It was almost funny – the way his was flattened across the satin pillow that propped him up like a doll. Everything was so incredibly deflated, as if someone had hooked him up to an air pump, blown him up real big, and then forgot to tie up the holes so that the air leaked out– whistling out through the nose, leaking out between the tiny lines that encompassed the balls of his eyes, heaving out of his mouth to leave him deflated. His cheeks were like a giant whoopee cushion except with his ears jutting out at the sides, and headphones plugged in as if he was listening to a soundtrack we couldn’t hear.
Maybe that’s why I wasn’t sad.
It was all so odd. I was staring at this deflated balloon man lying on satin who was pretending to listen to an Ipod. A fit of giggles rose up in my chest as my hands gripped the edges of the casket and I swallowed a mouthful of air to keep the laughter from rising. My back shook in response and my mother standing beside me reached over and squeezed my shoulder and a choked sob escaping her as she did so. I turned away so she wouldn’t see the twitch at the corner of my lips. She gripped me even tighter and I felt her head bury into my neck as she wept loudly, while I sat there focusing desperately on the ipod. The screen was broken – the point of impact right in the middle with a cracks cobwebbing outwards to the edges. So he had had this with him when he walked. What an odd thing to carry when you decided to walk off of a 14-story building. I mean, what was the best soundtrack to committing suicide?
He was a family friend. We’ve known… or had known… or whatever verb tense you use for dead people… each other since we were born a couple months apart and then shoved into the same play group because our mothers had been good friends since who-knows-and-cares-how-long. A year later, his younger brother was born the same time my younger brother was and suddenly we were a group of four, causing mischief, building forts, going camping and daring each other to poke snakes with sticks. We went through puberty together, sliding into our respective cliques – I played more sports and he wore more black but we would still nod to the others.
But I had gone to college and he had walked off a 14-story building.
Just like that. Walked off. Not even taken a car or anything. I mean that’s what I’d have done. Taken someone’s car and just drove off that parking garage – you know, leave with a huge bang and clanging smash that shook the windows of the buildings next to me, screaming of my death to the world.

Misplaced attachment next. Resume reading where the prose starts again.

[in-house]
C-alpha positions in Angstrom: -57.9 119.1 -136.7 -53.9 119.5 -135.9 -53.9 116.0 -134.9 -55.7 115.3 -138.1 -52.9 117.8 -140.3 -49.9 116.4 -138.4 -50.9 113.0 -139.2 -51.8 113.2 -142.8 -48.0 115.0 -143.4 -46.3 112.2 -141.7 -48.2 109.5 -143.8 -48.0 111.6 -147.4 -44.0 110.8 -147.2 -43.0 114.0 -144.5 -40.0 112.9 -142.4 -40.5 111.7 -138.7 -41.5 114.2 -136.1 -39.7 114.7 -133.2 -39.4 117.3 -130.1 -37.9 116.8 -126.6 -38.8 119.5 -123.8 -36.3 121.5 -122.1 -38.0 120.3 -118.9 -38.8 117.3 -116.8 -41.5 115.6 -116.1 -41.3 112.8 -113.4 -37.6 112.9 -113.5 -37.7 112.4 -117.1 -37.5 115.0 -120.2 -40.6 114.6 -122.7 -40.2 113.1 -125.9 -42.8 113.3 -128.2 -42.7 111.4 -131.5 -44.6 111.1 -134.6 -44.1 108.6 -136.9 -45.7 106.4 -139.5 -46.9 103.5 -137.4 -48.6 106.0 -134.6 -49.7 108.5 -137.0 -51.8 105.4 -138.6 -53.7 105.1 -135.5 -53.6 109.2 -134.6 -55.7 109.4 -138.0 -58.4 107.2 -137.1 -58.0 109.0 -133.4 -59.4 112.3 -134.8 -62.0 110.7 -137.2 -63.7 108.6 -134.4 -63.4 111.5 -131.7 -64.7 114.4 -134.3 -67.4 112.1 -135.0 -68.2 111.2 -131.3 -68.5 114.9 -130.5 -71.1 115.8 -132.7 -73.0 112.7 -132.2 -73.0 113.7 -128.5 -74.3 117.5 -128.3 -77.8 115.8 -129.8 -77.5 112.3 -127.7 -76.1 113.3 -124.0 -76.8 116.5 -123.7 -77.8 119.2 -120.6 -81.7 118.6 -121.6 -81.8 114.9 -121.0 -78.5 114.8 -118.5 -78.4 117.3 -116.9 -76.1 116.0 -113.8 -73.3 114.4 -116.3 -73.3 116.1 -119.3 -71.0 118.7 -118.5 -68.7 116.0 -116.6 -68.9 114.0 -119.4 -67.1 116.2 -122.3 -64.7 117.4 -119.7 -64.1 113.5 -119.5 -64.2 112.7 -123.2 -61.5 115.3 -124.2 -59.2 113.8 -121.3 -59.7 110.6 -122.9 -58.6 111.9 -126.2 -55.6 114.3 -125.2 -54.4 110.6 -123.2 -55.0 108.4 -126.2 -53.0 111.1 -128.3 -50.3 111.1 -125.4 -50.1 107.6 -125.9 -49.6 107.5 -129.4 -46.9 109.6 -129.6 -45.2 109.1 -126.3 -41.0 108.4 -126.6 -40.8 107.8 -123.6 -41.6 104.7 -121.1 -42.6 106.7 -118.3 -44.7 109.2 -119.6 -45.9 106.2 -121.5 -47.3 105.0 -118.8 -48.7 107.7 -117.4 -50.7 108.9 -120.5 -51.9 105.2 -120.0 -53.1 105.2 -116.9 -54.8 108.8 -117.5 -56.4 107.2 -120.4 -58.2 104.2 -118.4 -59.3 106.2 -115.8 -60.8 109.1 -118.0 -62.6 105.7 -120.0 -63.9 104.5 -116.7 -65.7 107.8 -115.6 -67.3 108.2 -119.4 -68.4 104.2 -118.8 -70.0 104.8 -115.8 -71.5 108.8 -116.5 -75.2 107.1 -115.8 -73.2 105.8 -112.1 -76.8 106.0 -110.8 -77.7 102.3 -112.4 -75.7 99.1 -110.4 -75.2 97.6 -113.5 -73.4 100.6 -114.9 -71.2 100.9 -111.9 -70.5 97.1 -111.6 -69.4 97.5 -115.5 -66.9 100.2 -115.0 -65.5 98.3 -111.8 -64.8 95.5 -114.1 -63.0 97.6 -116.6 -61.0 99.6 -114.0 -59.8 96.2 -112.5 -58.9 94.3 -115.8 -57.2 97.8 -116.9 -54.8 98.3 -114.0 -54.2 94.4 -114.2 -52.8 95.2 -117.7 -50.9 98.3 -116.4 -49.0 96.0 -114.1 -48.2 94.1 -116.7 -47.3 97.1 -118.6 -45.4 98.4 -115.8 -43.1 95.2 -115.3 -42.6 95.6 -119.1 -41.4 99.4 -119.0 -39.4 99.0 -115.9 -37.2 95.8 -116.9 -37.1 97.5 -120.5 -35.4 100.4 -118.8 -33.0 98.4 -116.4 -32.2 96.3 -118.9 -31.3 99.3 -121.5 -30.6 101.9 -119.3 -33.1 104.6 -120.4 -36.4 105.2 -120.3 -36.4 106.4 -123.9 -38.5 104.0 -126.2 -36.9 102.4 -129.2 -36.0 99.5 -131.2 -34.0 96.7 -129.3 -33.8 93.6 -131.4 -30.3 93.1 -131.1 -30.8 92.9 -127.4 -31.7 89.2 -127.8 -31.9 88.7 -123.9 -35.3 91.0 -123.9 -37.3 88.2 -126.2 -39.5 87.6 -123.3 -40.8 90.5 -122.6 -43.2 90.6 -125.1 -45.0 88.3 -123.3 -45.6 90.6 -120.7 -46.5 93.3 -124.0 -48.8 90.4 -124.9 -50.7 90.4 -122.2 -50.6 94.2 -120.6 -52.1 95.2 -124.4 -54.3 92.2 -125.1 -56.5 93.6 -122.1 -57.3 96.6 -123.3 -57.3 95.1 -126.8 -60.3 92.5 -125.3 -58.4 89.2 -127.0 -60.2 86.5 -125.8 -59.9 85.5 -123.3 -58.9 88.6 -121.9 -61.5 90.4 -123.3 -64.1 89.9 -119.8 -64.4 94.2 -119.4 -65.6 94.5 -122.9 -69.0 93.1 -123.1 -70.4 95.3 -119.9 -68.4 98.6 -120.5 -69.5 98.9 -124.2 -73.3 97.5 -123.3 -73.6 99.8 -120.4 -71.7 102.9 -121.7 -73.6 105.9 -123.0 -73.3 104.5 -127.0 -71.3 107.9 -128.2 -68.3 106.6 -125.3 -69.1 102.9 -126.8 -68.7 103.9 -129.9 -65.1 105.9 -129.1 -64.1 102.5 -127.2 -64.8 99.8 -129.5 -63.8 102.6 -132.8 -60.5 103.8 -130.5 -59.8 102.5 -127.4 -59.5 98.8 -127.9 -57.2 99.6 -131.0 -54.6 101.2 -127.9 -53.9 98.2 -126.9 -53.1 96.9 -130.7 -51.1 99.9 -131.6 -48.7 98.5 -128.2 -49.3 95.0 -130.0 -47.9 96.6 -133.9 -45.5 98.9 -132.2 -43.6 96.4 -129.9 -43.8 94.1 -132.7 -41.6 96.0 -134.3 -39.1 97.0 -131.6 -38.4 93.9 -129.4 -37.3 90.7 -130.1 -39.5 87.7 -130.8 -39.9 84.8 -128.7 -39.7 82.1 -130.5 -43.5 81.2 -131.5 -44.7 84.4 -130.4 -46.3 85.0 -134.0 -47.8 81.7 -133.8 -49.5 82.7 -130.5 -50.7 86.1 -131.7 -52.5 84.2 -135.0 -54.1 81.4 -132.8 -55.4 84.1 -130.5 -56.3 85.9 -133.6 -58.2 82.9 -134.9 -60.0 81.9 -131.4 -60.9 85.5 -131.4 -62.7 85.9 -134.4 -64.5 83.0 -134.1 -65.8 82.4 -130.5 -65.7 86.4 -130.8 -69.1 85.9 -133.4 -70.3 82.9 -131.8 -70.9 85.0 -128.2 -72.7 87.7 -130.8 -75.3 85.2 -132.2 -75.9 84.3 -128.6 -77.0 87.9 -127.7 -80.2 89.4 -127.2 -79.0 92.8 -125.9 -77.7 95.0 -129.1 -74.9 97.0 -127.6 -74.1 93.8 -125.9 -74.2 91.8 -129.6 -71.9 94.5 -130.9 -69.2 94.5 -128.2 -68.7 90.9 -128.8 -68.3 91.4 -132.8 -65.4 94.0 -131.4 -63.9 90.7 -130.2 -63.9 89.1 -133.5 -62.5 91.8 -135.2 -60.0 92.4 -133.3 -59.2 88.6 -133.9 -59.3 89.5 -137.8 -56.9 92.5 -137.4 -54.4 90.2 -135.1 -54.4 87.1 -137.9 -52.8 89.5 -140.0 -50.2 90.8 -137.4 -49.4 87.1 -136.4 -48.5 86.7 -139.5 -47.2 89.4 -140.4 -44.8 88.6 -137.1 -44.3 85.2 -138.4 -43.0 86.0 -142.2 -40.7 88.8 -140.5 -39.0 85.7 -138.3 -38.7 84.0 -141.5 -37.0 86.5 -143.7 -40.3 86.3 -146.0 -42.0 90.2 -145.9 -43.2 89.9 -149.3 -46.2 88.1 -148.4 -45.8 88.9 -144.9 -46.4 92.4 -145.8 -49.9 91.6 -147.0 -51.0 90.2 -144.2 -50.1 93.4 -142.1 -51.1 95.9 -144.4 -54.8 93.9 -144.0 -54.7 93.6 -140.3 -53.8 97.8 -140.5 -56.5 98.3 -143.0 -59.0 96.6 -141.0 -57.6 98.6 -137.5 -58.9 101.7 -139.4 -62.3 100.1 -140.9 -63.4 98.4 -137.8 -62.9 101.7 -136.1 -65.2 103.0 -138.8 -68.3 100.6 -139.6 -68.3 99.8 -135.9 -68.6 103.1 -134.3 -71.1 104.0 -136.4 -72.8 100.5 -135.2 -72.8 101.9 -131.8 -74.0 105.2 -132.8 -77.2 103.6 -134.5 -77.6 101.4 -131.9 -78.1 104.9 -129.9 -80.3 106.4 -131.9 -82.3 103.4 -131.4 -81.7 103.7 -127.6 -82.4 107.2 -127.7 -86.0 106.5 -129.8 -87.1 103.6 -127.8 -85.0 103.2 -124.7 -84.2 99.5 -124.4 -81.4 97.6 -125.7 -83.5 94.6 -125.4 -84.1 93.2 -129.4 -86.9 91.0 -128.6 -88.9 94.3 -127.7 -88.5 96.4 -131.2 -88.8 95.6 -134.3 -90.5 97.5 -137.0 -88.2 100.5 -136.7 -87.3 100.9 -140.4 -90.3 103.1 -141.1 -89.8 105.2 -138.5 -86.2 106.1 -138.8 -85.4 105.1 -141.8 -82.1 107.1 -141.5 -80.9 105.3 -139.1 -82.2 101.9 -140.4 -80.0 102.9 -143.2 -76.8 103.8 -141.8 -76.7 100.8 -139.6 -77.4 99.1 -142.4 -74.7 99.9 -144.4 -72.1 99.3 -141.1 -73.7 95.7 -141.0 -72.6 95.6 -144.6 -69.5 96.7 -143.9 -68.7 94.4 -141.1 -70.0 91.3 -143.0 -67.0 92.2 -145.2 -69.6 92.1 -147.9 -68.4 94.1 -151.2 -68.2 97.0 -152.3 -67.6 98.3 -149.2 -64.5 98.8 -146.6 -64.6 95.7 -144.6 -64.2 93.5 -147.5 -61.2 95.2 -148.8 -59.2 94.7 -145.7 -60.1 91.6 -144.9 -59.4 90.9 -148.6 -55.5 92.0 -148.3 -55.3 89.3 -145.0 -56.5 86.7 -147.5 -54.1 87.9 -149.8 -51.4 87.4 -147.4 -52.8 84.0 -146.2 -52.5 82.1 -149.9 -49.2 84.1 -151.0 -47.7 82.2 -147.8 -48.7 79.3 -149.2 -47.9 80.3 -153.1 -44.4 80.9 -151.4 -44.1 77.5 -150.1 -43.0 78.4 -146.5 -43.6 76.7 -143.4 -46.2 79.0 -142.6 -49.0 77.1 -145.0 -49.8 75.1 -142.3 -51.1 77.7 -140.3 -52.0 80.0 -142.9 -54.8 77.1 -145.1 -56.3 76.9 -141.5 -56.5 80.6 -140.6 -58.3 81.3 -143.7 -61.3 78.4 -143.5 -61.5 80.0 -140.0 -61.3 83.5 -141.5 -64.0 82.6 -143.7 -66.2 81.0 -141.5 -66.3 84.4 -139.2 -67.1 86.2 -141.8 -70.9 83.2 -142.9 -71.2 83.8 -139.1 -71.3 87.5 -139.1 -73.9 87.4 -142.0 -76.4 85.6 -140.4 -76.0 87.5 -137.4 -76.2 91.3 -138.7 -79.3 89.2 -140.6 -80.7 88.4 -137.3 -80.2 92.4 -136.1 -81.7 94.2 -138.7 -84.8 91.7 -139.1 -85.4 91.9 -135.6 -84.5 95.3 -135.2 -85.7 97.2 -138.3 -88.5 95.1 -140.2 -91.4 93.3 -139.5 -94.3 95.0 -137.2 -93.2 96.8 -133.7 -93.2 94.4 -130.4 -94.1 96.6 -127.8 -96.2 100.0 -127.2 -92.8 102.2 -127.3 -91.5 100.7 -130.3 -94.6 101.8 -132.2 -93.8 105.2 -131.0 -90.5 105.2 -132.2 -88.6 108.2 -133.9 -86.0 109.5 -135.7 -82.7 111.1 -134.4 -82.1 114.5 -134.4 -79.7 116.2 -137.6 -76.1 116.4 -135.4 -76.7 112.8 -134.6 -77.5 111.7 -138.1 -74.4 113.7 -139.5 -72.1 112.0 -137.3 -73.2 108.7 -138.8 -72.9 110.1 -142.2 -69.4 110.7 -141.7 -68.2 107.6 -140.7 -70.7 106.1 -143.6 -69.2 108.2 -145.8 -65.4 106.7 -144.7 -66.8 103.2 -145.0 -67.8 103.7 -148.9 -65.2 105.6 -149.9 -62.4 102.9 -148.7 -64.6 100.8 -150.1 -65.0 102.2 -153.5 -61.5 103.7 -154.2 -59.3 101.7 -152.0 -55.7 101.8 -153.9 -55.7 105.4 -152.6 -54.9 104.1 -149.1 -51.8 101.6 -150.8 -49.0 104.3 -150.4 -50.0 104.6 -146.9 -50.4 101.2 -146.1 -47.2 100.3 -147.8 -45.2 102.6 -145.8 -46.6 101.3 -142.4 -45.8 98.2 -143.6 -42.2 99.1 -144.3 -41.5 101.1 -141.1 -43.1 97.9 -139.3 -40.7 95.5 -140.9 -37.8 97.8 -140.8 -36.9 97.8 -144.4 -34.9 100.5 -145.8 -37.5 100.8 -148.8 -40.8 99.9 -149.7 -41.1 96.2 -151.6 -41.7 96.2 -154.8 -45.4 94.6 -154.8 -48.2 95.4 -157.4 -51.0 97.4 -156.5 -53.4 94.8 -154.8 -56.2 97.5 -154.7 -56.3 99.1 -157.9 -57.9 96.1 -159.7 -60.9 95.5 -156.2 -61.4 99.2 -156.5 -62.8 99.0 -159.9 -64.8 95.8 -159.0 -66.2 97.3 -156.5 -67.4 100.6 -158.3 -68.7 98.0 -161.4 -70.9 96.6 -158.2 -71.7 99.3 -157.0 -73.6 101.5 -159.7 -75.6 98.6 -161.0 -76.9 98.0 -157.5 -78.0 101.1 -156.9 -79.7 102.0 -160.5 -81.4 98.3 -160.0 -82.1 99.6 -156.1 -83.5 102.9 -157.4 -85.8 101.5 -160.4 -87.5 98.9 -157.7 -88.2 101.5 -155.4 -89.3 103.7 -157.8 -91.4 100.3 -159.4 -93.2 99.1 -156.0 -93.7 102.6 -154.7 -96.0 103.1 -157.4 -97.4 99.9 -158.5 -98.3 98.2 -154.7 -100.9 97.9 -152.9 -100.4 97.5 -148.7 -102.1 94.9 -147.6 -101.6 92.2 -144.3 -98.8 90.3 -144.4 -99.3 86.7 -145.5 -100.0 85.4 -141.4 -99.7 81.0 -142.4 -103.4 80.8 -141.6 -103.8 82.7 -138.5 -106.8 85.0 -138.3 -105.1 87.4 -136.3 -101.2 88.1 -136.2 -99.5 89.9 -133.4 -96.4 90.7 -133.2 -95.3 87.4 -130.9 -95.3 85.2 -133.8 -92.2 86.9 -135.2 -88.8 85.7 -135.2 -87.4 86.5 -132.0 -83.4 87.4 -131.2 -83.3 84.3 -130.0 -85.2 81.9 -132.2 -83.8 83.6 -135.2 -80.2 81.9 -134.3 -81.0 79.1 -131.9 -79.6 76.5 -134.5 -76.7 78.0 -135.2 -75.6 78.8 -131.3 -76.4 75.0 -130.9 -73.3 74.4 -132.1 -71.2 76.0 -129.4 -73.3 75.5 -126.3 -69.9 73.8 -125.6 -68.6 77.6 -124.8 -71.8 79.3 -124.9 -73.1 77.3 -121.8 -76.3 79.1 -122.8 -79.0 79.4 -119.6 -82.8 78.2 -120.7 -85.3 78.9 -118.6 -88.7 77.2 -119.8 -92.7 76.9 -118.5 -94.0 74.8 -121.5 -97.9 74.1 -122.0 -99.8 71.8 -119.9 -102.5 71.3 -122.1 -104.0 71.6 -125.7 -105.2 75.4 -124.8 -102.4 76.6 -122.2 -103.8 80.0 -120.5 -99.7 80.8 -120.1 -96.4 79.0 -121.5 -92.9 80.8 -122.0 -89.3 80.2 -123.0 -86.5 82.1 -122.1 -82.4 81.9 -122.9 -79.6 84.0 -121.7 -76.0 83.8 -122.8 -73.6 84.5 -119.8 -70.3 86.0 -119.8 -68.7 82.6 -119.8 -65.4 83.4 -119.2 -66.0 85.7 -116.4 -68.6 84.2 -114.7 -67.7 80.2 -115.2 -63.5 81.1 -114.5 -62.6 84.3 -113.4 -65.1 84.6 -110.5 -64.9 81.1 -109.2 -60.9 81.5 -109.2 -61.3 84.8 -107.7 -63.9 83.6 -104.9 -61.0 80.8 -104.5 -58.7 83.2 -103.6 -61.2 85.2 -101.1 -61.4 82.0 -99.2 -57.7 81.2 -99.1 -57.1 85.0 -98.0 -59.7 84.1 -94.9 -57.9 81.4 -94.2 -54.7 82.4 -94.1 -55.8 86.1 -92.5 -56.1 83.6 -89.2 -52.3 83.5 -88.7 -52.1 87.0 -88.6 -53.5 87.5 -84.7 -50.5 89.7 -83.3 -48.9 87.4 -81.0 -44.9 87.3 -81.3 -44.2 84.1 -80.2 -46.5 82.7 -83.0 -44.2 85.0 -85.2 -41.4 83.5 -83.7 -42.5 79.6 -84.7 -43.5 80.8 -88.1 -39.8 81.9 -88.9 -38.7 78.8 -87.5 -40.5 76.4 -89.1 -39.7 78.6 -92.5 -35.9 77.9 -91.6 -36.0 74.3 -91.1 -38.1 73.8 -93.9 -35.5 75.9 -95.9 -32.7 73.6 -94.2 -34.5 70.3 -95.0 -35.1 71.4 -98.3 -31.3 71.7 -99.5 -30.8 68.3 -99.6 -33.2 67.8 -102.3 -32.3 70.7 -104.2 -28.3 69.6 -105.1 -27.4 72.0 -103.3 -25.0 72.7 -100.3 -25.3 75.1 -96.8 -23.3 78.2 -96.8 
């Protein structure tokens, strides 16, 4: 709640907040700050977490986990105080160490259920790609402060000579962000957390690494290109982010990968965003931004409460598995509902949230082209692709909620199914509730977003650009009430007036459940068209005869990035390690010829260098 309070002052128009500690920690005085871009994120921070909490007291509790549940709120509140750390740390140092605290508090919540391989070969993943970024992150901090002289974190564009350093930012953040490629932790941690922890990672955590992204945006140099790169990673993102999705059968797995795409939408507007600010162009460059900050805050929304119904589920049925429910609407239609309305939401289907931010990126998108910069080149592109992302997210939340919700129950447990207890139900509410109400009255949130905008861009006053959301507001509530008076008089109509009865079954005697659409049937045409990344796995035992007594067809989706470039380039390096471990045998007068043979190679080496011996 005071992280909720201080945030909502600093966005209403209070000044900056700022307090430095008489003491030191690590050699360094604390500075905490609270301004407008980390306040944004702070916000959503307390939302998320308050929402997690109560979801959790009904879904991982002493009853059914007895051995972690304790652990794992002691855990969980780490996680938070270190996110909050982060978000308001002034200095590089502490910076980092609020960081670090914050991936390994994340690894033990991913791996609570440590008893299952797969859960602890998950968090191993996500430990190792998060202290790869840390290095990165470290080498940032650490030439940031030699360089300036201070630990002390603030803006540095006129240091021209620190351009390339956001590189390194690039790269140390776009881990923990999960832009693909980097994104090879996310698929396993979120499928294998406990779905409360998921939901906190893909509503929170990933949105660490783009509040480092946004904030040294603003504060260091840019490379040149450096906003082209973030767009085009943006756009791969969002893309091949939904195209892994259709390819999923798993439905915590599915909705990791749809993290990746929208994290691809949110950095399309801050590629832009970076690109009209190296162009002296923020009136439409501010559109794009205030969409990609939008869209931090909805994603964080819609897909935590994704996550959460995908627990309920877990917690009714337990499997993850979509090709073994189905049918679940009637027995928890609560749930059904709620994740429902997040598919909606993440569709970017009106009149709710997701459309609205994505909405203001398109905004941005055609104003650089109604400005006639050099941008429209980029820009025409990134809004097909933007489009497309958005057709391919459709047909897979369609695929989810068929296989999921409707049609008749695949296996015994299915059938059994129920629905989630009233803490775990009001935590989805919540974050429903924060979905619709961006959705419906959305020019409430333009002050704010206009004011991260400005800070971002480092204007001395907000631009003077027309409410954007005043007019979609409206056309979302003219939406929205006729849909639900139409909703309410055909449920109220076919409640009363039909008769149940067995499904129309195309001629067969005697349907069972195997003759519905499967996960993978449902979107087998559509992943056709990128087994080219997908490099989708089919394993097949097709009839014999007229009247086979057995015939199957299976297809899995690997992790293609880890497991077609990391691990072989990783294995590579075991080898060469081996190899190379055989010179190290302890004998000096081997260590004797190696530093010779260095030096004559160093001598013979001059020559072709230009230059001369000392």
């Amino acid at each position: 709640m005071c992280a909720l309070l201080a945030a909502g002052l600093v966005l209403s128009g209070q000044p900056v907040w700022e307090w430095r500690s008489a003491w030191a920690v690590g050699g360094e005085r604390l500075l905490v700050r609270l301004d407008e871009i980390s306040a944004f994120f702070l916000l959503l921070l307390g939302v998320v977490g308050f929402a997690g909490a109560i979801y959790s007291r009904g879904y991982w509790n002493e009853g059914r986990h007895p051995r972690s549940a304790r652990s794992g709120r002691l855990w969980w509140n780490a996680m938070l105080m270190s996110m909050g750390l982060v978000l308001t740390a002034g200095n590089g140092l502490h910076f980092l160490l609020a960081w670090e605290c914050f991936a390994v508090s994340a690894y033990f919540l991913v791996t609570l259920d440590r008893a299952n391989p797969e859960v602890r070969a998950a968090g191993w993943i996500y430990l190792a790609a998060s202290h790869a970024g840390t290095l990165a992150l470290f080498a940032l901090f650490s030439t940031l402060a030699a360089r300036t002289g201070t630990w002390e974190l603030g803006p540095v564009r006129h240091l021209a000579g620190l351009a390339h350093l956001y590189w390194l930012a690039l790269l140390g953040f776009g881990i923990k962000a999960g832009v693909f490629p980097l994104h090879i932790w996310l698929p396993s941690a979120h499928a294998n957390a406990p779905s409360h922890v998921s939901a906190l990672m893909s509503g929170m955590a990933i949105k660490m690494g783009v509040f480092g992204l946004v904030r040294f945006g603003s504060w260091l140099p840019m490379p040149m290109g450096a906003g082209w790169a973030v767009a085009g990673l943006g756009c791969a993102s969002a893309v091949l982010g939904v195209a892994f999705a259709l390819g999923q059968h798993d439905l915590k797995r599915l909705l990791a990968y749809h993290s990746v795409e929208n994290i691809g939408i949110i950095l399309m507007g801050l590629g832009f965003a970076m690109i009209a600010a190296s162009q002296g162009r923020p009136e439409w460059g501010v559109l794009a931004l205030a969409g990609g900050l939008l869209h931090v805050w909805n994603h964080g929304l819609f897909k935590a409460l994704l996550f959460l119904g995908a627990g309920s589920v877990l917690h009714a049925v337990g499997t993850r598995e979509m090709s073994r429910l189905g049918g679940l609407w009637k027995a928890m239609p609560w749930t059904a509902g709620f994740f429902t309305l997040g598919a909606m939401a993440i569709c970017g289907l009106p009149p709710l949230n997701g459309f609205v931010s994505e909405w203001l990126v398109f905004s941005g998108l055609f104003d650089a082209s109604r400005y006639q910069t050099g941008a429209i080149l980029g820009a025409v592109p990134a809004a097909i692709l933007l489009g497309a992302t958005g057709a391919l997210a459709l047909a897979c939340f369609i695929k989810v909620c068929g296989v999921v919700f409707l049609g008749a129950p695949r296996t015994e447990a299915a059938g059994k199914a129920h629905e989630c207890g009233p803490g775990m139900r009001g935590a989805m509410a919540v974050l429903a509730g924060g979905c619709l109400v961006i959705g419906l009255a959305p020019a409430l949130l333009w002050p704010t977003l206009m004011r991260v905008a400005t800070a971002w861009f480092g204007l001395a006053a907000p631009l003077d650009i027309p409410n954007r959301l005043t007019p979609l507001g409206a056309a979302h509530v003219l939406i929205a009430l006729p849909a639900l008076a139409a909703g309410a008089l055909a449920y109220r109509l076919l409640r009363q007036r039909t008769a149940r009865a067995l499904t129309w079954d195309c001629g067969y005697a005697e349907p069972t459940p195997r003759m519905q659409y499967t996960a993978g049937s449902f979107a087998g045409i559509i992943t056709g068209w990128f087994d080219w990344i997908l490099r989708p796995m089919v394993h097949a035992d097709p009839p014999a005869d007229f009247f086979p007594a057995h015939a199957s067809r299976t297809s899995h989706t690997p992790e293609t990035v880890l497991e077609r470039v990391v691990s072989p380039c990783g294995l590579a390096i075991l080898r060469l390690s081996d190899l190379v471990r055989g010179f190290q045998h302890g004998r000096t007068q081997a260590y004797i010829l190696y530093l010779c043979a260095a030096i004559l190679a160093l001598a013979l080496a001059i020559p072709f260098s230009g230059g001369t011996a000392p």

But no, not him.
According to an eye witness, he took that little ticket that the machine spits out when you pull into a parking garage, pulled up to the very top floor, parked his car, turned on his Ipod, plugged his headphones into his ears and just walked off. The witness said he didn’t even hesitate, just kept walking… like there was a road that we didn’t see that he was sure would be there. Except he was wrong
And he didn’t even do it facing the main street, he fell flat and deflated in the alleyway. If there hadn’t been an eyewitness, who knows how long it would’ve taken to find him. Weeks probably, his parents were supposed to leave the country on a month long vacation the day after he walked off.
I overheard my mom say, in between heavy sighs and sympathetic tongue clicks, that this was all planned. He had done it the day before his parents were going to leave as a cry for help. That seemed a bit dramatic for me. Why not just ask them to stay? How the hell are they going to help you if you’re dead?
And he didn’t even leave a letter.
I knew because I saw his brother collapse in the bathroom a few days after the walk-off. My parents asked if he wanted to stay over since my brother and him were real close. He collapsed in our house in my brother’s bathroom. I awoke seeing my dad’s alcohol cabinet opened and found him screaming on the floor of my brother’s bathroom with his head in my brother’s lap. He kept repeating it over and over like some broken record stuck on the worst part of the song: he didn’t even leave a letter.
A couple of days after the funeral, on the way back to my university, I drove to that parking garage. I took the ticket the machine spit out at me and drove all the way to the top, parking somewhere in the middle. There was no one around, it a late morning on a Monday and I sat in my car for a few minutes staring at the empty rooftops. Finally, I got out, shutting the door and listened as the sound bounced off of brick buildings around me. In my pocket was my Iphone and headphones and I placed the buds in my ear, listening to a muffled nothing as I picked a direction and walked slowly and deliberately across the parking lot.
My feet stood in front of a railing. He couldn’t have walked off. He would’ve had to climb and fall off. He would’ve had to leap off. He would’ve had jump off. He did not walk. That was important. I didn’t know why but that was important. I pulled my feet over the railing and sat on it, staring down at the pavement that could deflate me like a whoopee cushion if I only walked — no, leapt – off. Without looking at the screen, I pressed play on my iPhone.